Early generations of Basotho fled to these caves to seek refuge from cannibals that once inhabited the area. Interestingly you’ll find the descendants of these people still living there today, keeping with the same traditions as their forefathers did two hundred years ago.
Location: Pulane, Berea Region, Lesotho (60km east of Maseru)
How to get there: 1 hour 15 mins drive from Maseru
Admission: 100R ($7 / £5) per person
Opening times: 9am-5pm
5: Go fishing in crystal clear rivers
The picturesque setting amongst Lesotho’s mountains and valleys is a fisherman’s dream. With crystal clear rivers and streams waiting to be explored, the country offers a fishing experience like no other.
Fishing season peaks from September to November and March to May, and is closed between May-August. Expect to catch rainbow trout, brown trout and carp, plus the country offers arguably the finest sight fishing of yellowfish on the planet. This traditional outdoor activity is suitable for both beginners and pros alike.
You can book your fishing activities or rent fishing equipment from any of the national parks or lodges. Below are some of the best fishing locations in Lesotho:Katse Dam
- The main reservoir (a flotation device may be required)
- The Malibamat’so and Pelaneng confluence 2km upstream from Motebong lodge in Ha Lejone.
- Makhaleng River, 2km below Molimo Nthuse Lodge.
Oxbow and Afriski
- The confluence of the Ts’ehlanyane and Tlholohatsi Rivers, about 2km from Oxbow Lodge.
- The Malibamat’so River, 2km below Oxbow Lodge.
Sehlabathebe National Park
- Tsoelikana River downstream from the waterfall of the same name.
- The ponds near the old Sehlabathebe Lodge.
- Maletsunyane River upstream of and at the bottom of the Maletsunyane Falls.
6: Go hiking in the gorgeous countryside
It’s very easy to go hiking in the Mountain Kingdom and there is every kind of trail available – from super tough hikes to easy short walks.
Lesotho is famously the only country in the world that is situated entirely above a thousand metres, offering the freshest air and cleanest water streams along with the most breathtaking views imaginable, it is indeed a hiker’s paradise.
Some absolute musts include the Sani Pass to the summit of Thabana to Ntlenyana, and the short hike to the peak of Thaba Bosiu where founding father Moshoeshoe I built his fortress.
7: See the world’s largest dinosaur footprints
Lesotho is one of the few places on the planet that boasts impressive dinosaur footprints, and the largest known footprints of them all, no less. There’s even a dinosaur named after the country, called Lesothosaurus Diagnosticus, an omnivorous lizard standing 2 metres tall and 9 metres long, that once roamed the mountains here more than 200 million years ago.
You can see the fossilised dinosaur footprints at Subeng (near Leribe), first discovered in 1955. There are more to be found in areas like Liphofung, Morija, and Quthing.
Location: Hlotse, Leribe
How to get there: About 7km north of Leribe (en-route to Butha-Buthe). At the signpost, just before the road crosses the river, walk about 500m to a concrete causeway. The worn footprints of at least three species of dinosaur are 15m downstream on the right bank.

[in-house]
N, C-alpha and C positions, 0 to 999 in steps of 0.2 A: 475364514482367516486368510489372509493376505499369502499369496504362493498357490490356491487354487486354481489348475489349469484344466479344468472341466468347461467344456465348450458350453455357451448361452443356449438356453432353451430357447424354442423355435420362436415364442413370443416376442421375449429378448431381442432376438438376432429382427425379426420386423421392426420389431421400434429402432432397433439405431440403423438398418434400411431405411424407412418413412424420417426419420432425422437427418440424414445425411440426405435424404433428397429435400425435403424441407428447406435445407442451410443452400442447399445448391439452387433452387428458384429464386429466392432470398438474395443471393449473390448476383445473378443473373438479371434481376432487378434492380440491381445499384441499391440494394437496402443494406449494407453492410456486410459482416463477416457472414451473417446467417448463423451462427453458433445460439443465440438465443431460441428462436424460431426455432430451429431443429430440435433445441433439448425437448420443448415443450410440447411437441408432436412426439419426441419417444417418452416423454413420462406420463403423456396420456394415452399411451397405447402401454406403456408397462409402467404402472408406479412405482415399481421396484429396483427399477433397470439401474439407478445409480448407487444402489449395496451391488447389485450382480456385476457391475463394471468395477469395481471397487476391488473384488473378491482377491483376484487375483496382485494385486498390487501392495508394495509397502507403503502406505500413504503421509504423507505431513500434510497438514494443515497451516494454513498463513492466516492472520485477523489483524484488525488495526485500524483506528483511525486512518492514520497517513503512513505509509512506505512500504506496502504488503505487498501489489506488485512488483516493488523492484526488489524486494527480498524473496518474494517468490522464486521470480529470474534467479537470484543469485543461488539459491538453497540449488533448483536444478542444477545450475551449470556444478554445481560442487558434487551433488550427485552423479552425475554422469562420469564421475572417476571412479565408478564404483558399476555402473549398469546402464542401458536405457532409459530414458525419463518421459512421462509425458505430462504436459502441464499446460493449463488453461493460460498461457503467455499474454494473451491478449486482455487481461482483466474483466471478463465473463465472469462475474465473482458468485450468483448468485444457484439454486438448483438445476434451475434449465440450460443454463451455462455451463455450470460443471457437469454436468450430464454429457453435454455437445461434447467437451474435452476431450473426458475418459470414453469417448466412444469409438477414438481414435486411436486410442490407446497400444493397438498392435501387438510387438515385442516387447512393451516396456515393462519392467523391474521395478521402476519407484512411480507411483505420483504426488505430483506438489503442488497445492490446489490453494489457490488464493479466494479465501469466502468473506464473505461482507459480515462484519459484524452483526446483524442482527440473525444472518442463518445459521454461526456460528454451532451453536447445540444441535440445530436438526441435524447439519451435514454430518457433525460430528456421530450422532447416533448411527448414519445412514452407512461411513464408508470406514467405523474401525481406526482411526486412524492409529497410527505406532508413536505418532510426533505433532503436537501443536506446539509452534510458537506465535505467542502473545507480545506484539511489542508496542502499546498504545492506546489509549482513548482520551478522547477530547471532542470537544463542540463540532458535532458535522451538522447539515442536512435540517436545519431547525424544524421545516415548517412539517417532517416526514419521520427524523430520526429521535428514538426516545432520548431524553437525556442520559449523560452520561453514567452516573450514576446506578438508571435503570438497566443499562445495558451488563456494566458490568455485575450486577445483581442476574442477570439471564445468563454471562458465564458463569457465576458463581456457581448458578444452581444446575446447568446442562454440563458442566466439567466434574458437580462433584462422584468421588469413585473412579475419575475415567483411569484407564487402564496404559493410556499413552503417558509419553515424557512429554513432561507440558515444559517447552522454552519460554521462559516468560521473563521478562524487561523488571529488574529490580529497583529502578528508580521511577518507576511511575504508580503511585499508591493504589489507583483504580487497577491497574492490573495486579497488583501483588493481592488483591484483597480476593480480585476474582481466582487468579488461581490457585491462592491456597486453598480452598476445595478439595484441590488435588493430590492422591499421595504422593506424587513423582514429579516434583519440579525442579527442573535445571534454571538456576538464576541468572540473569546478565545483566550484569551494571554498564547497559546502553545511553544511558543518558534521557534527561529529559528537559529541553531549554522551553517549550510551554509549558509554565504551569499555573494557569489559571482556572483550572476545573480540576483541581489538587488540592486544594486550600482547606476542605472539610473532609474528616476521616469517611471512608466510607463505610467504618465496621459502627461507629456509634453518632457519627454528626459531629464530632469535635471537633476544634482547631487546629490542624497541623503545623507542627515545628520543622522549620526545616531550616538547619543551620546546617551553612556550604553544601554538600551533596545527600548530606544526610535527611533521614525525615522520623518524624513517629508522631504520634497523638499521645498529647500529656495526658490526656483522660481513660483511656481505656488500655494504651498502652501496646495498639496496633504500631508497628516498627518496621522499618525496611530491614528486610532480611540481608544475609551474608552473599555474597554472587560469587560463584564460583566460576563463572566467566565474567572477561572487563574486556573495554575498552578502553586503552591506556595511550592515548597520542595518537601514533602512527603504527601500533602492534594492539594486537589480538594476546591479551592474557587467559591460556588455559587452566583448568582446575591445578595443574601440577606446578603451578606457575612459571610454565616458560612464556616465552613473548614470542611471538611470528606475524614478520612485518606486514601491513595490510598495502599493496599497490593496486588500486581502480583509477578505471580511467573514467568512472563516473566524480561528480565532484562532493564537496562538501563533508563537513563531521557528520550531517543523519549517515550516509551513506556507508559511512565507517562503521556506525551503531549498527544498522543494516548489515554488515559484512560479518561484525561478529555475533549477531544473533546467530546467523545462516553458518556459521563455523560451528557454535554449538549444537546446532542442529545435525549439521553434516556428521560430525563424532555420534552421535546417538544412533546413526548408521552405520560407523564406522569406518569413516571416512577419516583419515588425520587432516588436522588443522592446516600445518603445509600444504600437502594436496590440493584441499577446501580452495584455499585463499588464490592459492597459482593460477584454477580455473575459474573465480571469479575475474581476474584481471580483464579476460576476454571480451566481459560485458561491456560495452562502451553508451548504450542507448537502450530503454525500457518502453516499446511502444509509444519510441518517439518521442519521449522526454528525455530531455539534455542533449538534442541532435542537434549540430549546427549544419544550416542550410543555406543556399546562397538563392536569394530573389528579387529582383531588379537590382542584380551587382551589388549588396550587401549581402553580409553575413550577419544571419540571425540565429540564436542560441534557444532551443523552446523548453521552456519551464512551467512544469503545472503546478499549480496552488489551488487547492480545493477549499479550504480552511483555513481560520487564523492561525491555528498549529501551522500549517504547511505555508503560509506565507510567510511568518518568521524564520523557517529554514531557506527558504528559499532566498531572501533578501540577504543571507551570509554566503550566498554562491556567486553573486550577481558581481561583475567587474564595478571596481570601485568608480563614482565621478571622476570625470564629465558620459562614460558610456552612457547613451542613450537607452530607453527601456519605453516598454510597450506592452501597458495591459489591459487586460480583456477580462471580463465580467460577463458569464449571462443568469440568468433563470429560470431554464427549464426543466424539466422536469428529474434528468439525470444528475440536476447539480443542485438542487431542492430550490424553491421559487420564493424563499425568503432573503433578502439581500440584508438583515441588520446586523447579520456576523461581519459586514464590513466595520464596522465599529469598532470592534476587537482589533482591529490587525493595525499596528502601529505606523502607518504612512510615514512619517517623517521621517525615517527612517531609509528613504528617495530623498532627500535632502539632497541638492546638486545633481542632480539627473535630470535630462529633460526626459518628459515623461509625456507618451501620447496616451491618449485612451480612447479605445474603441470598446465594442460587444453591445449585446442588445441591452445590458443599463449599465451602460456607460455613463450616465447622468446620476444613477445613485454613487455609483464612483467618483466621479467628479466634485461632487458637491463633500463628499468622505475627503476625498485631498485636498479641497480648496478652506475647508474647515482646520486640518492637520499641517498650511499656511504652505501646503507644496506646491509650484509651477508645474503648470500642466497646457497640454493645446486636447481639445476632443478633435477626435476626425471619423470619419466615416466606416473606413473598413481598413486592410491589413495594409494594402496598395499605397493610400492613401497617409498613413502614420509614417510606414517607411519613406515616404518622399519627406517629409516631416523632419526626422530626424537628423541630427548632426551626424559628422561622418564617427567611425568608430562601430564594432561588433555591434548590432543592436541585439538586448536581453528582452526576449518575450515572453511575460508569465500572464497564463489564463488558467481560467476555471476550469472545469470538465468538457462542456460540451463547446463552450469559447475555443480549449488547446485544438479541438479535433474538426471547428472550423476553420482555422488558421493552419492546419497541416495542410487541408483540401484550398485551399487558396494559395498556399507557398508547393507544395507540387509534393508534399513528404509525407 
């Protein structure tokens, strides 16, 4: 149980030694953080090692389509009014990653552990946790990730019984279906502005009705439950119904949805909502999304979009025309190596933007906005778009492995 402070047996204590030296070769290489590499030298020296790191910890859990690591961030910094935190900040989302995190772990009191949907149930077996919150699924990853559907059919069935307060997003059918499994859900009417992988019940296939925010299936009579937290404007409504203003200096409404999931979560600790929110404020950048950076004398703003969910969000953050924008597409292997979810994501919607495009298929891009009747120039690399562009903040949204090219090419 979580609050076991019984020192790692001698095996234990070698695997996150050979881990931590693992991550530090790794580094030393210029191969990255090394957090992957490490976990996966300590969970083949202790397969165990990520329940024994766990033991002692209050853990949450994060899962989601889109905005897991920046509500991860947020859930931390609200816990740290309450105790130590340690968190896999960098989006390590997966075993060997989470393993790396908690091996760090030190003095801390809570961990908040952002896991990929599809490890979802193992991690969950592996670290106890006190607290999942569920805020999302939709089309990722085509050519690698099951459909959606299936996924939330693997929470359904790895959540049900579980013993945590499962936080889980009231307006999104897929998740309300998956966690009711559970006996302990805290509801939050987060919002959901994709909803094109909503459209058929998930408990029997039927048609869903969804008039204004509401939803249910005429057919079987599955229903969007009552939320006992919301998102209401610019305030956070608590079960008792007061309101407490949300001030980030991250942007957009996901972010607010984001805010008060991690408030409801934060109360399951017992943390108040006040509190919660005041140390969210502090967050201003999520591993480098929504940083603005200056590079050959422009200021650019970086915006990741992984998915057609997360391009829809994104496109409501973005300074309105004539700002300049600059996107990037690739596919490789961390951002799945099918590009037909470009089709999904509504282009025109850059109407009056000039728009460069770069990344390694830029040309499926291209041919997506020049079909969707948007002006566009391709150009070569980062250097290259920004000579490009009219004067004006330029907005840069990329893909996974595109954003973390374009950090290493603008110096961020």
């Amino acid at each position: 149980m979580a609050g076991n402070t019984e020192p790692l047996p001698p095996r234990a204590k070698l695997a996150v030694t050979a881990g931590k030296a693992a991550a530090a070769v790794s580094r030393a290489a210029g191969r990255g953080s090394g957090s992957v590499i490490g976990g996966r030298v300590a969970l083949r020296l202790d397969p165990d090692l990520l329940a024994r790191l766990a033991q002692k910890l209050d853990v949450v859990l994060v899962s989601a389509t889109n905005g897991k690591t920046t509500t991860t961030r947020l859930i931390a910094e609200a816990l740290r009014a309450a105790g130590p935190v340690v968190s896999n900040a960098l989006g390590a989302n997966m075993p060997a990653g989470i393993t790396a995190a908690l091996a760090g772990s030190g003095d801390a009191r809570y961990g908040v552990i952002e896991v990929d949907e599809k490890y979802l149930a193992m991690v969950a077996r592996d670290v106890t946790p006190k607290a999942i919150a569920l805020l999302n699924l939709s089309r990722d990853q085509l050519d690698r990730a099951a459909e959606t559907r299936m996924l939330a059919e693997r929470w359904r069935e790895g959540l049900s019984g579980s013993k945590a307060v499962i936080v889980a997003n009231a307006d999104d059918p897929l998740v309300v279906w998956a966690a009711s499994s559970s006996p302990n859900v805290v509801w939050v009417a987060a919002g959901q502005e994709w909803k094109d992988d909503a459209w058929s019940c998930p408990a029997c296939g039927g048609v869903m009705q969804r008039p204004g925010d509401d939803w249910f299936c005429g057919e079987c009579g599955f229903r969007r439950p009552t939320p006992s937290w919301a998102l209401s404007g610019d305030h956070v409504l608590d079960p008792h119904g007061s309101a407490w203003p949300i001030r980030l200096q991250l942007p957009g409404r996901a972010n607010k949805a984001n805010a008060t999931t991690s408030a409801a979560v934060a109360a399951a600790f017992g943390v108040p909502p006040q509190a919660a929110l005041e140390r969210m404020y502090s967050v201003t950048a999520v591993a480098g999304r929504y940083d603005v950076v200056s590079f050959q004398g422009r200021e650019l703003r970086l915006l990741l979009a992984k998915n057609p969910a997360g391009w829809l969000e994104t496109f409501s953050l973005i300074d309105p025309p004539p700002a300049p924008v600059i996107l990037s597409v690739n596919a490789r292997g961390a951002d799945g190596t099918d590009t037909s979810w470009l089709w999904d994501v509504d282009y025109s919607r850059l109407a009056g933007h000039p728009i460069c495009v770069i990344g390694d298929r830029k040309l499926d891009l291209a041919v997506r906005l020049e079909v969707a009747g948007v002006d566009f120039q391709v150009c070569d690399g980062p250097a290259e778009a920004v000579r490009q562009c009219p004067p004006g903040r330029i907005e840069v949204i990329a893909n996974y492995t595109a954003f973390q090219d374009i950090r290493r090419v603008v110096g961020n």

A local man who owns the land will collect your money, and children will likely offer to guide you.
Opening times: 7am-6pm
8: Numerous water sports activities
Few places on the African continent are abundant in water like Lesotho. Indeed, water here is known as “white gold”, due to its importance to the economy.
Enjoy kayaking down the Senqu River (and witness the impressive “horseshoe bend” while you’re there). Go canoeing on the Mohale or even the Katse Dam, the second highest dam in Africa. You can also do white water rafting, fishing in the streams, small boat sailing, and even swimming. Tere’s ample opportunity for plenty of water sports, both serene and extreme.
9: Go mountain biking
As well as hiking and driving, you can get on a mountain bike and ride impressive trails pretty much anywhere in Lesotho.
You can ask at almost any lodge in the country about hiring a bike, and enquire about mountain bike tracks in the area – be sure to let them know what your experience level is like, as there are countless tracks for all different levels.
10: Visit Thaba Bosiu Cultural Village
A must for history and culture buffs, Thaba Bosiu Cultural Village sits 24km from the capital Maseru, and here you can learn all about the unique history of Lesotho and how it came to existence and one of the world’s three enclave nations.
There are carefully preserved traditional rondavel huts that you can enter and see how the Basotho people lived during the country’s turbulent early years, and you can see the larger than life monument to King Moshoeshoe I, the founding father of Lesotho.
The grounds also feature a museum and an amphitheatre where you can watch singing and dancing performances, as well as a bar, restaurant, and chalets that you can book to stay in.
Be sure to visit the nearby Thaba Bosiu mountain, the most important historical and cultural site in the country. Considered the birthplace of the Basotho nation, King Moshoeshoe I established his mountaintop fortress right here in 1824 to keep his people safe during the Difaqane wars.
Location: MM37+FGG, Motloang, LesothoHow to get there: Approximately 30-45 mins drive east of Maseru along the A2 and B2. Regular public transport runs from Maseru.
Admission: 100R per personWebsite: thevillage.co.ls
Opening times: 6:30am-10pmYou can book a cultural and historical tour of Thaba Bosiu here.